The Tanzania Cricket association is currently part of the East and Central Africa Conference. This conference is an Associate Member of the ICC. It is comprised of Tanzania, Malawi and Zambia and, along with the West Africa Confederation, holds a unique place in the ICC membership structure.
These conferences were originally formed to aid the cricket development process in Africa. The rationale was that none of the countries was individually strong enough to be an Associate Member but by grouping them together regionally they would have sufficient combined strength and all countries would be included in the development process.
East Africa originally included just Kenya, Uganda and Tanzania. However over the years Zambia and Malawi have been added and the conference changed to East and Central Africa. At the same time Kenya and Uganda have applied to be admitted as Associate Members in their own right and have left the conference.
Tanzania has now applied to join their East Africa brothers and move out on their own as an Associate Member. The first step in this process is an official inspection by the ICC. On March 10,11 and 12th this inspection was carried out by Andrew Eade, ICC Development Manager and Jimmy Rayani, Associate Member delegate to the ICC Executive Board.
A full report from this inspection, together with recommendations, will be presented to the ICC Annual Conference in June. One of the key features examined is the junior development program in the country and the following story which emerged during the inspection highlights the difficulties faced in many developing countries and the ingenuity used to overcome them.
In Tanzania there is an annual Primary School Festival called the Umitashunta Games. In June 2000 it was held in Morogoro and with 22 regions represented there were over 4000 children and teachers present. A number of major sports (football, volleyball, netball, athletics) are featured annually but cricket has never been included. This year the Tanzania Cricket Association (TCA) decided to try and get mini cricket included in an attempt to spread it into the regions.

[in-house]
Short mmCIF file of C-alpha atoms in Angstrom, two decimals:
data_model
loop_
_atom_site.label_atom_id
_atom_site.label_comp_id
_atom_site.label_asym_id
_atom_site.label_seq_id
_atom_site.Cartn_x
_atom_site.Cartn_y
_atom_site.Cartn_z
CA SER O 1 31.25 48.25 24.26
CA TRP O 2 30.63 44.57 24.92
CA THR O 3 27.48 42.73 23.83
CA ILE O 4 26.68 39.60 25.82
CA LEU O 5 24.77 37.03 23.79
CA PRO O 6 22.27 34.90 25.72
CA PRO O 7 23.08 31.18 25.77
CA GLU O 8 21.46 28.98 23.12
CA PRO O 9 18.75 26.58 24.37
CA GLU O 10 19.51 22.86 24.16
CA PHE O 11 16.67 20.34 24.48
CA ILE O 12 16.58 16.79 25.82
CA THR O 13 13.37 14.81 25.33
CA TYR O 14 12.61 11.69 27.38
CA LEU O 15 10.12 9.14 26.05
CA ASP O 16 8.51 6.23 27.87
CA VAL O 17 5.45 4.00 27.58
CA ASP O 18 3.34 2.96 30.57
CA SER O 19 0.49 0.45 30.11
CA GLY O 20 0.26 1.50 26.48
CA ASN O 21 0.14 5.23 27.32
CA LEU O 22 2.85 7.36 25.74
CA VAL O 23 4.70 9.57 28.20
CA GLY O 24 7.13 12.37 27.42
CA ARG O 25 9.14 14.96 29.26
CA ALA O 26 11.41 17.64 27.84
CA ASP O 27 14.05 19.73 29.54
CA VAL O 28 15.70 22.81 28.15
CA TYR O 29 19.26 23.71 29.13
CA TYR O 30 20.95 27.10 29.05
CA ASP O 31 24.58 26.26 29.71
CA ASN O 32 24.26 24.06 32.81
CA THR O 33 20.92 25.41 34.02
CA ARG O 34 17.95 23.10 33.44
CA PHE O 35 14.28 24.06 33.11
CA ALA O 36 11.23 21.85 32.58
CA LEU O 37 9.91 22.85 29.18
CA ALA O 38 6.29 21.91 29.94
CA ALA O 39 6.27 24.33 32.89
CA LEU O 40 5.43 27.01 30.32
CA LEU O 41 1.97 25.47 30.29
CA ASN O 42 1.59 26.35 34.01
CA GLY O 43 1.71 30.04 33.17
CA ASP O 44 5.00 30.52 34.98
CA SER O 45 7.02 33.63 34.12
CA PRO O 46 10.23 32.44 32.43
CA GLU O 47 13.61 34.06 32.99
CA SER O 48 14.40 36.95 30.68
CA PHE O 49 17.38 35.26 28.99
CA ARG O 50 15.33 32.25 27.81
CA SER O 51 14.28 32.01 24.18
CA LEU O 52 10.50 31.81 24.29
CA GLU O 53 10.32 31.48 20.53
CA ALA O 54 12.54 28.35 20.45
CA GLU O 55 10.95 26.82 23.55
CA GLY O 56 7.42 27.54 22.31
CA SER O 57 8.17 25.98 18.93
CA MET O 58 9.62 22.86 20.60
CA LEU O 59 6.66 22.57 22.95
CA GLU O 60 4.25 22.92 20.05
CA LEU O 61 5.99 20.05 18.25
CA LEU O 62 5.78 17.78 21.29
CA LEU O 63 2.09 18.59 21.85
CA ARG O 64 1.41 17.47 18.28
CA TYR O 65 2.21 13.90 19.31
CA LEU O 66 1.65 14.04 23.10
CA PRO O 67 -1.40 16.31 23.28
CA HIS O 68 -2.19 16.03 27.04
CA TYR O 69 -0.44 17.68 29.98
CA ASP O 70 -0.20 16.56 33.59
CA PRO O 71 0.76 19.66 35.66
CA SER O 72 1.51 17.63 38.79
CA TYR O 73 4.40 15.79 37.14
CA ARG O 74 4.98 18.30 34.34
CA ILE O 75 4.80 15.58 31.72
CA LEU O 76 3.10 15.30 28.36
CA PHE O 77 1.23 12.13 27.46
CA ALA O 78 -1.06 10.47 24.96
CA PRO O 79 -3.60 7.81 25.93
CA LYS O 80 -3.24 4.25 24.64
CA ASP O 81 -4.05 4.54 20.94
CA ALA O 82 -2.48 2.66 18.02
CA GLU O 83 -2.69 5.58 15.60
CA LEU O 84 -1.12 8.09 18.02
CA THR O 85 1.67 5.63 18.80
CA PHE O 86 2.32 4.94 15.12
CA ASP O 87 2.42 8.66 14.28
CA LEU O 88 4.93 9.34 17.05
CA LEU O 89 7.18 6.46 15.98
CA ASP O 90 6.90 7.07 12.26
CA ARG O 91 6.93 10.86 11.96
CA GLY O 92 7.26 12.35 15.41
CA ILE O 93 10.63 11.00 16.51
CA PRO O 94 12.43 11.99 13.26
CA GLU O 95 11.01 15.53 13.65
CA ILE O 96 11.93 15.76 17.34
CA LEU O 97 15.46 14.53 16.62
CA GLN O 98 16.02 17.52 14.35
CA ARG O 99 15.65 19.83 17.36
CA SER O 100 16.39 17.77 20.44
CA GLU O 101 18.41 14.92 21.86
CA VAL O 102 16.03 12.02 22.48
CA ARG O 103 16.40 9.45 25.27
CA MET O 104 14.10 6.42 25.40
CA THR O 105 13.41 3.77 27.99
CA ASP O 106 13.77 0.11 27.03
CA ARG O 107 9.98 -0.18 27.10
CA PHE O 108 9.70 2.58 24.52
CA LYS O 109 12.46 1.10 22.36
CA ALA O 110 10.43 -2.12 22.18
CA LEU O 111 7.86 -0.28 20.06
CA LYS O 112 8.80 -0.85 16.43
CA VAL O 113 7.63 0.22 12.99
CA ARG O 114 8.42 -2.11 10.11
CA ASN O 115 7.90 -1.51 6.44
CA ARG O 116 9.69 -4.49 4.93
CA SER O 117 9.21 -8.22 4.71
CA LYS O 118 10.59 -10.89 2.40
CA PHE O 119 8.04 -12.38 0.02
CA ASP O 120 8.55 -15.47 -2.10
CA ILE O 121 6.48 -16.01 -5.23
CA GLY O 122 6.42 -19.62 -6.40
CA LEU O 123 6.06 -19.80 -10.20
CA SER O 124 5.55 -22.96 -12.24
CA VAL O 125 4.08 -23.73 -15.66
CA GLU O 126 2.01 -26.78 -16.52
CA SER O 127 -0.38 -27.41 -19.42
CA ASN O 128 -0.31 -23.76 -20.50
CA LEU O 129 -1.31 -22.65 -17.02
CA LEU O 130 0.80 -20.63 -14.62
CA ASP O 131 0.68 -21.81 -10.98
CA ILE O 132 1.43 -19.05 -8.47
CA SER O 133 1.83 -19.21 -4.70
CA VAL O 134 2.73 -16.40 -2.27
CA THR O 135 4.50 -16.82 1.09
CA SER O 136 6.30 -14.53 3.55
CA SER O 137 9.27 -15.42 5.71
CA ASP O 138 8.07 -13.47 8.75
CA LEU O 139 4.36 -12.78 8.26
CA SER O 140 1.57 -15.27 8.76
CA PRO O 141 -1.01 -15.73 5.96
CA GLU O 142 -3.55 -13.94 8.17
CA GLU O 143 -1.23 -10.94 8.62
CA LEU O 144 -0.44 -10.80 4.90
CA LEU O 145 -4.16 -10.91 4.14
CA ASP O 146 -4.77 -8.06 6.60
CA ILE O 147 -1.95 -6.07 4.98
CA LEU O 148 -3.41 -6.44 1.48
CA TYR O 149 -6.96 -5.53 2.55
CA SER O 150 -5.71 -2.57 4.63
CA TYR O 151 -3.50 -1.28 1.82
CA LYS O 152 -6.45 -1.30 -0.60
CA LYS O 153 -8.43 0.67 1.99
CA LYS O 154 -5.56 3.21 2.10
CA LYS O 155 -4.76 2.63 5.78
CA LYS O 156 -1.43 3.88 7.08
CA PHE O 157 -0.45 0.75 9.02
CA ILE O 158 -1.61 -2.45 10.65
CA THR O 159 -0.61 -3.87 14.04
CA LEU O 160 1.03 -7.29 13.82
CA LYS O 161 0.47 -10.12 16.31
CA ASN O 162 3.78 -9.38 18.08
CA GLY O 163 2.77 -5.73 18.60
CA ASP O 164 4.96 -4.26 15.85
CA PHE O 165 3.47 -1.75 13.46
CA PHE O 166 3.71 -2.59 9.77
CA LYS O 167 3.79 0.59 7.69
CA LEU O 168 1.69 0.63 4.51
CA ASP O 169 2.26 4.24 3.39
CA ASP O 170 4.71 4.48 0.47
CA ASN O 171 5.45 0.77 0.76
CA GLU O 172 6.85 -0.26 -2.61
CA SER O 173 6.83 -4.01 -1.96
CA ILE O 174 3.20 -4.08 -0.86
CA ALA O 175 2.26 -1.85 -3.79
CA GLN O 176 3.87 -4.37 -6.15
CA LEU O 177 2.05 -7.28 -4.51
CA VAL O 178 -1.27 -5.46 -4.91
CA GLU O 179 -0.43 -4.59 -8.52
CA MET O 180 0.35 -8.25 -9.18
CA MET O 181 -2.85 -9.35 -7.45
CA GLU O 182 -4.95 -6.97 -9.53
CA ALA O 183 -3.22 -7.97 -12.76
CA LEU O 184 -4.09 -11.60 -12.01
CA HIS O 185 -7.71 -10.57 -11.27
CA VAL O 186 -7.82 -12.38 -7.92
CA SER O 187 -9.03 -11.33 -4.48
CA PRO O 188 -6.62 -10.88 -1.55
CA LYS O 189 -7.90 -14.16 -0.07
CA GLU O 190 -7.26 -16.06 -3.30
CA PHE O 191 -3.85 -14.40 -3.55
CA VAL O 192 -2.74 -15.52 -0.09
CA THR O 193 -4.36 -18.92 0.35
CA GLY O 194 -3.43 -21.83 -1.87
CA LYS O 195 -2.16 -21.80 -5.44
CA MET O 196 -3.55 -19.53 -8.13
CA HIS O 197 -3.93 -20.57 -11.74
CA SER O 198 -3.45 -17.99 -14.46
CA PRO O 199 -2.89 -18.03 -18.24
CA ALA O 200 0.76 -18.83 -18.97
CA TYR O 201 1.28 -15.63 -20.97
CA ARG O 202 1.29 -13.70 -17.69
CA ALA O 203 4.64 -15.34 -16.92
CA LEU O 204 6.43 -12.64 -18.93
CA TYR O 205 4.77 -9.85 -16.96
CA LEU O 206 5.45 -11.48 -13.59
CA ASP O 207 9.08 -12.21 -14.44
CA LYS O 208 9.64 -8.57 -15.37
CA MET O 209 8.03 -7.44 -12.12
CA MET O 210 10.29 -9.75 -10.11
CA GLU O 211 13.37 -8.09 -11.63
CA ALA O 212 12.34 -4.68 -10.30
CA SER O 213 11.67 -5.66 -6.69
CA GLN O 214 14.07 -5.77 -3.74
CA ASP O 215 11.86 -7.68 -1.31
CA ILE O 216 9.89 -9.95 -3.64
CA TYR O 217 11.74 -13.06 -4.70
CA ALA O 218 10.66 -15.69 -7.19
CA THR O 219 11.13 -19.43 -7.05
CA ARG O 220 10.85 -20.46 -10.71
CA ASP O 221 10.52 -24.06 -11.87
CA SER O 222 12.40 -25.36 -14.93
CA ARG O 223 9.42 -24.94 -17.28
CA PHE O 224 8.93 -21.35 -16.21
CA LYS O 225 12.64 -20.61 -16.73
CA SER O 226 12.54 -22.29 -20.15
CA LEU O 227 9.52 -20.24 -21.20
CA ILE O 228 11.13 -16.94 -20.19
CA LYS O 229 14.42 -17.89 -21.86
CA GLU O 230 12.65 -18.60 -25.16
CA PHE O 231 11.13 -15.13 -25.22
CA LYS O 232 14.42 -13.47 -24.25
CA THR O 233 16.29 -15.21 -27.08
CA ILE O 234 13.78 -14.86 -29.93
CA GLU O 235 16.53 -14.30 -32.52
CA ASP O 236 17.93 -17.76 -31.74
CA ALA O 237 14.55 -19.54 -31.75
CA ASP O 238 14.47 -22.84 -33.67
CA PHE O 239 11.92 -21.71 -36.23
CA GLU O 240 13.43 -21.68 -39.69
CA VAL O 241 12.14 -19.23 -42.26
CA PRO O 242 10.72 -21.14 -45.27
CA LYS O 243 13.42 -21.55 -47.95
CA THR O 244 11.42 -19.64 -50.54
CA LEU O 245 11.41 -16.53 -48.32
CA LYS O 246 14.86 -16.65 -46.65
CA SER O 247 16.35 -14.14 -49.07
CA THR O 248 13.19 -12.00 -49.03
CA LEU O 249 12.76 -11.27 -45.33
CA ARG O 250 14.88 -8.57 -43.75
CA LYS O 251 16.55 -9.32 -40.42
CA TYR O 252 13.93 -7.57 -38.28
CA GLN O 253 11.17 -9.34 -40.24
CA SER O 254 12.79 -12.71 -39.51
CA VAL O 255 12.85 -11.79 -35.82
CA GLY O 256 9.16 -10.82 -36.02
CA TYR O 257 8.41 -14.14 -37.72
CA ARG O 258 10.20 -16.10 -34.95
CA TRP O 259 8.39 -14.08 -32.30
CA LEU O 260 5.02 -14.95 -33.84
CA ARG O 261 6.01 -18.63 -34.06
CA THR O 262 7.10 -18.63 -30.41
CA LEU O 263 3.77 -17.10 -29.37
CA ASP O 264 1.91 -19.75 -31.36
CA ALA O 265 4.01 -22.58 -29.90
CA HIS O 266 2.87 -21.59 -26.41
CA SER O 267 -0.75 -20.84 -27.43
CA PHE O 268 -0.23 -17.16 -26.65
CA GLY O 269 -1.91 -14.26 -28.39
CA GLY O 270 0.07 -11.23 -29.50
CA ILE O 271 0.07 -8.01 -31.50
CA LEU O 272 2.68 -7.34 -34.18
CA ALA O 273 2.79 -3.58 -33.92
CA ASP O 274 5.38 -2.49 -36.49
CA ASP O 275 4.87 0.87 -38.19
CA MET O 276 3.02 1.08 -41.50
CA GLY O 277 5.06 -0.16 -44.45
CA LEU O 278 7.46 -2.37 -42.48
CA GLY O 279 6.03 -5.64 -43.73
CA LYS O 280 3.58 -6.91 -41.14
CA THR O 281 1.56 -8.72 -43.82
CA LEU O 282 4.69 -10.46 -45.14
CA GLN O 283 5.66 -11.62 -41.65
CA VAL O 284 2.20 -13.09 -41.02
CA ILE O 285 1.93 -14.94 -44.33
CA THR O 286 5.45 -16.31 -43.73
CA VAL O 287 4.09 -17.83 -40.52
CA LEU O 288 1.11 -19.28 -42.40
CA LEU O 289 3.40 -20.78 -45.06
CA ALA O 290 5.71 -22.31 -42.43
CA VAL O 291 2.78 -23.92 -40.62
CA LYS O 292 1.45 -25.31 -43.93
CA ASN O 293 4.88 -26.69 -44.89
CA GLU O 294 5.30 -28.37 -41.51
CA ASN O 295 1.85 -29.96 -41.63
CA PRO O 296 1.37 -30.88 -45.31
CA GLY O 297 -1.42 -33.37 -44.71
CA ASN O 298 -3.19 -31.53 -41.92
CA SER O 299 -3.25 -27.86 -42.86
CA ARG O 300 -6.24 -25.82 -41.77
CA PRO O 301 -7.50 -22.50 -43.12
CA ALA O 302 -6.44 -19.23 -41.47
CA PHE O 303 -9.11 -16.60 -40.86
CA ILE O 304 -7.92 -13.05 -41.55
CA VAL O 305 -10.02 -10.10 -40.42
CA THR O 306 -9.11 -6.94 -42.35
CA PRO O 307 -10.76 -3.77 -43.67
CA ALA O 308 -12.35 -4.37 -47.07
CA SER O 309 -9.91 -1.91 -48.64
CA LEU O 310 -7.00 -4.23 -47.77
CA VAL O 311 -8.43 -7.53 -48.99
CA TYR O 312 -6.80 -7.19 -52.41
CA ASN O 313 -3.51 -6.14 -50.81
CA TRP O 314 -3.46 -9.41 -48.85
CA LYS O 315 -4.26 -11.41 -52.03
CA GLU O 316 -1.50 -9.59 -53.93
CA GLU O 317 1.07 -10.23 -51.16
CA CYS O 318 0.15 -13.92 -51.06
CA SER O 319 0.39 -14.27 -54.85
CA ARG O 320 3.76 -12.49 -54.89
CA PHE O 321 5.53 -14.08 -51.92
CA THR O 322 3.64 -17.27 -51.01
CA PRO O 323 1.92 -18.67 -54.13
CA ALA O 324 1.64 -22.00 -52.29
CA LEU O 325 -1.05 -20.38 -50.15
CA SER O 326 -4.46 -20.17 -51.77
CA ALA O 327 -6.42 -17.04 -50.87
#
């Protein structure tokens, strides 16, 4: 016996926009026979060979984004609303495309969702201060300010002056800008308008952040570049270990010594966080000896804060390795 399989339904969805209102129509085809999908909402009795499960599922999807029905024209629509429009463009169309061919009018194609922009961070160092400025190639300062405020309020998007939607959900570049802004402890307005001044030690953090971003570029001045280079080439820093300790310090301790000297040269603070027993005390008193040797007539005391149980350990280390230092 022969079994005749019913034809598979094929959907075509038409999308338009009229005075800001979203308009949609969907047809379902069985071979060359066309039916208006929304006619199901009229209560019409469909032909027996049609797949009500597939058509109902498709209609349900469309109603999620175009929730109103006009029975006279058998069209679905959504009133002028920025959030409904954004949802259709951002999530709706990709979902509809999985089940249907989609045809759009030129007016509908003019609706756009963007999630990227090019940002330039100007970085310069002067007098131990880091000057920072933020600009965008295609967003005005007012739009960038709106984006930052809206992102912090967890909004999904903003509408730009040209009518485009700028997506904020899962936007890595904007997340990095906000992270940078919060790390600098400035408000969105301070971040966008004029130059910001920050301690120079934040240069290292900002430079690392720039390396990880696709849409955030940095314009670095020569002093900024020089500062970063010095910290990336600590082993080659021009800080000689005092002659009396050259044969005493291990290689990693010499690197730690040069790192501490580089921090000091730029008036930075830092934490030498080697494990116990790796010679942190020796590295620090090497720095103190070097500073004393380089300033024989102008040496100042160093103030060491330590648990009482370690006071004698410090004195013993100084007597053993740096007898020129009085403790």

A delegation approached the organisers in Dar Es Salaam but were told there was no room. They decided to go anyway and see what they could do so a party of 14, including the TCA Chairman and Secretary, set out for Morogoro. When they got there they were told they couldn't put on their demonstration in the stadium in front of the large crowd.
Undeterred they cleared some scrub from an area beside the stadium and started to put on a demonstration. One of the local teaching students was interested and offered to help by getting other local teachers. They hired a bike for him and overnight he rode around the region to round up some more teachers. The next day they performed a clinic for about 15 teachers and as they did so many of the crowd from the stadium came outside to see what was going on with this strange game. At one stage a crowd of over 200 was watching.
As a result mini cricket is now established in Morogoro with about 10 primary schools playing regularly. It is also played in Arusha, Tanga, Iringa and even the distant region of Mwanza is keen to start in their schools.
Cricket in Africa was traditionally a sport played by the Asian population. But initiatives like this are now making real progress in taking the game to the African people and the enthusiasm of the young children is amazing to see. Kenya has already established itself as a force in world cricket and with initiatives like this underway in Tanzania and Uganda it may not be long before the rest of East Africa joins their big brothers.